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Employee engagement definitions to use at your peril - and why
We all understand employee engagement, don’t we? Maybe not, if you’re still using one of these definitions...
Employee engagement is discretionary effort
What leaders will be thinking: “Engaged employees put in more time and do more ‘value-add’ things outside their job descriptions, which will make us more productive, and in more areas, than our competitors, and it won’t cost us more money.”
Why this definition makes no sense: It’s unsustainable. Where does discretionary effort start and end? Is someone that works more hours better than someone who is very productive until 5pm then goes home to spend time with their family? Is discretionary effort just overtime in disguise?
There’s evidence that overtime has a detrimental effect on home lives. In any case, discretionary effort has no boundaries, and that is bad for wellbeing. We need clear guidelines and well-defined jobs. It’s about working smarter, not harder.
Employee engagement is emotional commitment
What leaders will be thinking: “Engaged employees care more about their jobs and about the organisation. This is important because if they are more emotionally committed, they will spend more time at work, think more about how they can help the organisation and generally be more committed to performing at a high level.”
Why this definition makes no sense: The number of variables that goes into emotion is mindblowing and to attempt to create emotional commitment at scale, among very different people, is a tall order indeed.
Also, why do you want emotional commitment? For many employers it’s about increasing the chances of discretionary effort. But as we’ve seen above, discretionary effort is the wrong way to go about raising productivity. Productivity and effectiveness at work comes through clear goals, clear targets, well-designed jobs and wellbeing focused on reducing stress and improving performance.
Employee engagement is improving loyalty
What leaders will be thinking: “We’re worried about productivity dropping over time and we’re also worried about people leaving us for competitors. Engaged employees feel more loyal, they’ll work harder, and they won’t leave us for a competitor. This means we won’t have to recruit new people, which is expensive, and our existing workforce will end up being more productive.”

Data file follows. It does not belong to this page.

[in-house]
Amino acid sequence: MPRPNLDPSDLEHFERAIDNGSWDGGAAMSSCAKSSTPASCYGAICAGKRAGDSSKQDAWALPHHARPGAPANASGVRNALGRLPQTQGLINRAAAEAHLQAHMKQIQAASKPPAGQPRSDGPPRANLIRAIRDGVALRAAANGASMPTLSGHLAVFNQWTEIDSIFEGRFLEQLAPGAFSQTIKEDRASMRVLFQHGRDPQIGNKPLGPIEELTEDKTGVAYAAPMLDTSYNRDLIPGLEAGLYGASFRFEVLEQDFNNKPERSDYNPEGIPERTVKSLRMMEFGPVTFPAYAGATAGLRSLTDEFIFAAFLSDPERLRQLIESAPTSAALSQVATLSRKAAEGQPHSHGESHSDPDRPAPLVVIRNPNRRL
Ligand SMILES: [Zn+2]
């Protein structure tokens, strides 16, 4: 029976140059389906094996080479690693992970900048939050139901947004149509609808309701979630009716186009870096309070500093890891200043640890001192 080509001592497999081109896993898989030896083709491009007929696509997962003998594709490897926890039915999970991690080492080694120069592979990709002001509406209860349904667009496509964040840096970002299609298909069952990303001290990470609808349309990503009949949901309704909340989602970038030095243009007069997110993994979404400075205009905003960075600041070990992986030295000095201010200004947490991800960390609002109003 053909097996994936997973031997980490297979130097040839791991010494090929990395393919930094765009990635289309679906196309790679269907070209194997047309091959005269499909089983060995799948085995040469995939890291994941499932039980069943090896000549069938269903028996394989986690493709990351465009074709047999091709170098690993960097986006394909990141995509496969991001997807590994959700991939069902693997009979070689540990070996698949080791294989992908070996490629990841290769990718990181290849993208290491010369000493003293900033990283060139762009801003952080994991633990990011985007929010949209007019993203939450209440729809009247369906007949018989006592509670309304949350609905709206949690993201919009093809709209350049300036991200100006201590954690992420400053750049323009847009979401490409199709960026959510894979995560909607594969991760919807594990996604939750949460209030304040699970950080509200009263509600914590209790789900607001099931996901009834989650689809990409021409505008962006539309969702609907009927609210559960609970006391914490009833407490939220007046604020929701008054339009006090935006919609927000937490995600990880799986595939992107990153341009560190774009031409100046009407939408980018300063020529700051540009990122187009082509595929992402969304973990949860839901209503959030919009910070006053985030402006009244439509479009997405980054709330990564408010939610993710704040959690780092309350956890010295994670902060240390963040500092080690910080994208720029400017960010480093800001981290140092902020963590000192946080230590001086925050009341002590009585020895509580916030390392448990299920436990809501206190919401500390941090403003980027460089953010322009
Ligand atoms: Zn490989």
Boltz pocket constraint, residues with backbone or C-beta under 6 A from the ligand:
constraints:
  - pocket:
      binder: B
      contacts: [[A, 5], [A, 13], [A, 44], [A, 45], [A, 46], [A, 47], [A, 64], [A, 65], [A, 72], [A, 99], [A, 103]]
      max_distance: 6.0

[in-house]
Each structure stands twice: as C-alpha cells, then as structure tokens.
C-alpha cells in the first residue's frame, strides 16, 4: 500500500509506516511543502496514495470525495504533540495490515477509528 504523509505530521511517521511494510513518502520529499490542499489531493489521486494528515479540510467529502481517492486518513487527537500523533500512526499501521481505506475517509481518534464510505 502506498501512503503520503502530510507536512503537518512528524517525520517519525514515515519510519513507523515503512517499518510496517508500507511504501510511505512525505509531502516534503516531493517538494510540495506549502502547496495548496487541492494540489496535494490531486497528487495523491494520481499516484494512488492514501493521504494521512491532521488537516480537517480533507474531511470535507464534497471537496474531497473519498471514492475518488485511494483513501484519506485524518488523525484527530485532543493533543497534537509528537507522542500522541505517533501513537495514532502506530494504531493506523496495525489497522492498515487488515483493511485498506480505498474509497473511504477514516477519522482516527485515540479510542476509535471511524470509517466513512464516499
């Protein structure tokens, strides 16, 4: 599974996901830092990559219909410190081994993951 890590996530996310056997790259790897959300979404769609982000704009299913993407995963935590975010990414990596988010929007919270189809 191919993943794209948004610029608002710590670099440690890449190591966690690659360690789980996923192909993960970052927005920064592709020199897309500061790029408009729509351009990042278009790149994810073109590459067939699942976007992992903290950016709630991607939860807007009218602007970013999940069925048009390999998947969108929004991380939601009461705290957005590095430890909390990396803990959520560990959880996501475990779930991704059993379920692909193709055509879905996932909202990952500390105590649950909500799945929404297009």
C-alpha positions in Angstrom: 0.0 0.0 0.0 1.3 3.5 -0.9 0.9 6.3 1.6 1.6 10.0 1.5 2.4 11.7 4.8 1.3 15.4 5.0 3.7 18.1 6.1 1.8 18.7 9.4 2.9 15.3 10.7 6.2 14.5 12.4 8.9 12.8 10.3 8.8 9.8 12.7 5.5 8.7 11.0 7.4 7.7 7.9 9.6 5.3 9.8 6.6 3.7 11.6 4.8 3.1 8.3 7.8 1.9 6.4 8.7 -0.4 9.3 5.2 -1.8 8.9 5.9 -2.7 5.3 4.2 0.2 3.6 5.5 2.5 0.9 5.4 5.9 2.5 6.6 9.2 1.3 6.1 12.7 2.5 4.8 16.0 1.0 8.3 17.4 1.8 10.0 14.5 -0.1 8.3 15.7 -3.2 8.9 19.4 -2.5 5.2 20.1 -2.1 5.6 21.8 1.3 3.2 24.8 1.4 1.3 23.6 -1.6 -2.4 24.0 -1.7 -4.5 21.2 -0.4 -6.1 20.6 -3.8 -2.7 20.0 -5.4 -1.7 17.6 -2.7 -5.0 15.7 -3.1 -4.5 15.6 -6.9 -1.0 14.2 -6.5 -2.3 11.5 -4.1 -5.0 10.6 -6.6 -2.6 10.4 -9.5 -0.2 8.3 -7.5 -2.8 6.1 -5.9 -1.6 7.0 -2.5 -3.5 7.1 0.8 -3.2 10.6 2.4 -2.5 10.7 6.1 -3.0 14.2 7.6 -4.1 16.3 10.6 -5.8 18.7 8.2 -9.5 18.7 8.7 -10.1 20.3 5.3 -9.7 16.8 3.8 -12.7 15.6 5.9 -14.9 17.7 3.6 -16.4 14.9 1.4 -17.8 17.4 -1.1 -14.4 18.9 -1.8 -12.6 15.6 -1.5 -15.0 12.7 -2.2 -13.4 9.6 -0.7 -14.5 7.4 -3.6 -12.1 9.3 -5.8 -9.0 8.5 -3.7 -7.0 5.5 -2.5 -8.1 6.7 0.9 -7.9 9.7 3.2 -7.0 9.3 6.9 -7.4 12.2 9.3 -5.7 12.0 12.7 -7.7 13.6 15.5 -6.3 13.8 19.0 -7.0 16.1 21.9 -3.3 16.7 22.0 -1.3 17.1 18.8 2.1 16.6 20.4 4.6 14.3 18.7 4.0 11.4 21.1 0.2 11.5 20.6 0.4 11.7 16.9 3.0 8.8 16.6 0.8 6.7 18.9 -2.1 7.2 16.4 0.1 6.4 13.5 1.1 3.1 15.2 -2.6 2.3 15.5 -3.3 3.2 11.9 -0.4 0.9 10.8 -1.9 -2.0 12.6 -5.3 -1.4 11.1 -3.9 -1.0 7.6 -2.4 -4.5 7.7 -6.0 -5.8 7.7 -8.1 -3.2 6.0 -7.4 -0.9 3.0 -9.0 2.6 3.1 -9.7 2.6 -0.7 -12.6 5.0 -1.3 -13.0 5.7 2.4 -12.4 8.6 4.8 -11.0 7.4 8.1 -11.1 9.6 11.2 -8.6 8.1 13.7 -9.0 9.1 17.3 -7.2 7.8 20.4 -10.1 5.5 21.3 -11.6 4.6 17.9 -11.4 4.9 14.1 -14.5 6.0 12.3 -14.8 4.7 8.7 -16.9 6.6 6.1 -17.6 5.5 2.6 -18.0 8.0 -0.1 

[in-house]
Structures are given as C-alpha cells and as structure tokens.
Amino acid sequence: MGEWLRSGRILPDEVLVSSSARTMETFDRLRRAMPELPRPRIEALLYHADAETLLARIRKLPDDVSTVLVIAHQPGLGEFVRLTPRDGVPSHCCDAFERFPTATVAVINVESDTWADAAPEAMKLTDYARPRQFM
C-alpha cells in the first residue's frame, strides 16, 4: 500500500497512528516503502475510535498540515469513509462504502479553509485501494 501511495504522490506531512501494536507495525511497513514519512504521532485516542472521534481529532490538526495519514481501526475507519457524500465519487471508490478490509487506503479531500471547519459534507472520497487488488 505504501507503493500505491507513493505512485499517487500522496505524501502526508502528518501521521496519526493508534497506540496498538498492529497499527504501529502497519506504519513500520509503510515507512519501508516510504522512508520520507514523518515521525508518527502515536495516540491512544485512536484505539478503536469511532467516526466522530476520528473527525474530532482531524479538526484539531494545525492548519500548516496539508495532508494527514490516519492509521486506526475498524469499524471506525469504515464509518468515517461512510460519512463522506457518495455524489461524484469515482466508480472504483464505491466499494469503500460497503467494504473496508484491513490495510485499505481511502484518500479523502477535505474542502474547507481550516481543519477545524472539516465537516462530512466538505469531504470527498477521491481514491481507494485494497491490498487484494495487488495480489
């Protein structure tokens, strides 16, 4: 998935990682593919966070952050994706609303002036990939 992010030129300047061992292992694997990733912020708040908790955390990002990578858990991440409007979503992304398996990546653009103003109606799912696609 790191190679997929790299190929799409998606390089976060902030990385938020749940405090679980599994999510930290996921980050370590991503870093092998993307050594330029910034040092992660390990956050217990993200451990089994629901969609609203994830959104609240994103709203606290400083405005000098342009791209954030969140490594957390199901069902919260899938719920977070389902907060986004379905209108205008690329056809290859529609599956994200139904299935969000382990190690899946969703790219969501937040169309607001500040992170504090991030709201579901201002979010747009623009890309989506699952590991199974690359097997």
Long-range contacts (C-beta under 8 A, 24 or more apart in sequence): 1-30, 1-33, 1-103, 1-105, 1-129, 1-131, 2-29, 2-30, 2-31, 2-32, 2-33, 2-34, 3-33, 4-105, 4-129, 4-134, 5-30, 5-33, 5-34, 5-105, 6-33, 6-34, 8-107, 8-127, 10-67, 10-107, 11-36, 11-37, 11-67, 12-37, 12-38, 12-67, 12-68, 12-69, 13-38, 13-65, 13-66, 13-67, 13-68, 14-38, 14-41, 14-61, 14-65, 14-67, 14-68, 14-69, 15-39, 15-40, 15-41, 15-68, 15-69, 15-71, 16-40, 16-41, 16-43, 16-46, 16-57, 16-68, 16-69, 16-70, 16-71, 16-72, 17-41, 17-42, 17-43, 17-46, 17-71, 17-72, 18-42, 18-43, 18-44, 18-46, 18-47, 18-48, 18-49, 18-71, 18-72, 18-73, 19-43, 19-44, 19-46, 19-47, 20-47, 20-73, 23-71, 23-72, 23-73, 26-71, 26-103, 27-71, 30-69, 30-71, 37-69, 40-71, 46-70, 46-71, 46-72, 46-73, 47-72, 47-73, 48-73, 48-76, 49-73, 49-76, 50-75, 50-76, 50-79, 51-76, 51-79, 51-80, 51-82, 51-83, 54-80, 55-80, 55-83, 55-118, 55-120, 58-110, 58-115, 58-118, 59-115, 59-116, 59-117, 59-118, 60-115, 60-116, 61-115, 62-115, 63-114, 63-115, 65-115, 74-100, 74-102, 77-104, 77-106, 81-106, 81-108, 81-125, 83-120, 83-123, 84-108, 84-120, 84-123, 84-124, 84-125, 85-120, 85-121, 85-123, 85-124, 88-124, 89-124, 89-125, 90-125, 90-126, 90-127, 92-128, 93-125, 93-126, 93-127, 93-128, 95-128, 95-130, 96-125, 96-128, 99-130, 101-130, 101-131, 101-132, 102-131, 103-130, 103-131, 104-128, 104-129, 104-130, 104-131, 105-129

Why this definition makes no sense: Fair pay, interesting work, good training and development, trusting managers - these are the things that keep people with you. If you have to rely on loyalty, you are trying to cultivate an emotion which, by its nature, can be fickle. You should focus on reducing attrition by improving the richness and fairness of the organisation, rather than chasing loyalty.
Also, sometimes it’s time for people to move on, and they may be doing themselves and your organisation a disservice by sticking around through loyalty. As people develop portfolio careers and do more jobs, the idea of moving jobs more frequently becomes entrenched, and it’s questionable how much loyalty you can actually cultivate nowadays.
Employee engagement is improving employee satisfaction
What leaders will be thinking: “People aren’t satisfied and their work is suffering. We need people to be more satisfied at work because if they are, they will put in more effort to meet our goals. Engaged employees are more satisfied at work so that’s why we need to focus on employee engagement.”
Why this definition makes no sense: This is a more mature definition than the others because there’s a strong link between employee satisfaction at work and performance. The danger is that we confuse engagement with satisfaction. Satisfaction is a fine measure with a history of research that points both to the causal link with performance and proven ways to improve satisfaction. But if we muddy the water with engagement, it can lead to confusion.
Want to know what employee engagement really means and how to use it? Read Employee engagement strategy: key questions to answer.